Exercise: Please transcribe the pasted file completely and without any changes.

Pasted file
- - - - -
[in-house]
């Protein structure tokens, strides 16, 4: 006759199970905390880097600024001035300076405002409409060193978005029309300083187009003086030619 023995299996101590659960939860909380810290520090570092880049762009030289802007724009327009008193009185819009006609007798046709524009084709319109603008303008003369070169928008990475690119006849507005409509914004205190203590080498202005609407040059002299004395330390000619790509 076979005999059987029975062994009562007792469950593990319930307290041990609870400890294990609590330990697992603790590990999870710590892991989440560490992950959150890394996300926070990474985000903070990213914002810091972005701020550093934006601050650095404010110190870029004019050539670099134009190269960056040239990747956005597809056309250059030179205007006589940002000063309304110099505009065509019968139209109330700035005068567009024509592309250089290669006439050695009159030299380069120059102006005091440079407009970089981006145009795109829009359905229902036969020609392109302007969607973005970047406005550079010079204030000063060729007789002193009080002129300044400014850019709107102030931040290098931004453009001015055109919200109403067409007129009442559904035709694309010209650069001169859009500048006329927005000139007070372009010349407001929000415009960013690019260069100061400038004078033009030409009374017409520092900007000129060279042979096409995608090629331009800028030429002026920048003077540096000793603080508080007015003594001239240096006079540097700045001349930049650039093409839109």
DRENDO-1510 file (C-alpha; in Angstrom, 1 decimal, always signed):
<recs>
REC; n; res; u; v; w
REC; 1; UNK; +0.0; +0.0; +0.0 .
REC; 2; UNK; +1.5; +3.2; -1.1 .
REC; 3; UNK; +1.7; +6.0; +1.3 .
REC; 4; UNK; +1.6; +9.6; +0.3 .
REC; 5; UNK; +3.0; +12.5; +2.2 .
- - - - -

[in-house]
């Protein structure tokens, strides 16, 4: 006759199970905390880097600024001035300076405002409409060193978005029309300083187009003086030619 023995299996101590659960939860909380810290520090570092880049762009030289802007724009327009008193009185819009006609007798046709524009084709319109603008303008003369070169928008990475690119006849507005409509914004205190203590080498202005609407040059002299004395330390000619790509 076979005999059987029975062994009562007792469950593990319930307290041990609870400890294990609590330990697992603790590990999870710590892991989440560490992950959150890394996300926070990474985000903070990213914002810091972005701020550093934006601050650095404010110190870029004019050539670099134009190269960056040239990747956005597809056309250059030179205007006589940002000063309304110099505009065509019968139209109330700035005068567009024509592309250089290669006439050695009159030299380069120059102006005091440079407009970089981006145009795109829009359905229902036969020609392109302007969607973005970047406005550079010079204030000063060729007789002193009080002129300044400014850019709107102030931040290098931004453009001015055109919200109403067409007129009442559904035709694309010209650069001169859009500048006329927005000139007070372009010349407001929000415009960013690019260069100061400038004078033009030409009374017409520092900007000129060279042979096409995608090629331009800028030429002026920048003077540096000793603080508080007015003594001239240096006079540097700045001349930049650039093409839109």
DRENDO-1510 file (C-alpha; in Angstrom, 1 decimal, always signed):
<recs>
REC; n; res; u; v; w
REC; 1; UNK; +0.0; +0.0; +0.0 .
REC; 2; UNK; +1.5; +3.2; -1.1 .
REC; 3; UNK; +1.7; +6.0; +1.3 .
REC; 4; UNK; +1.6; +9.6; +0.3 .
REC; 5; UNK; +3.0; +12.5; +2.2 .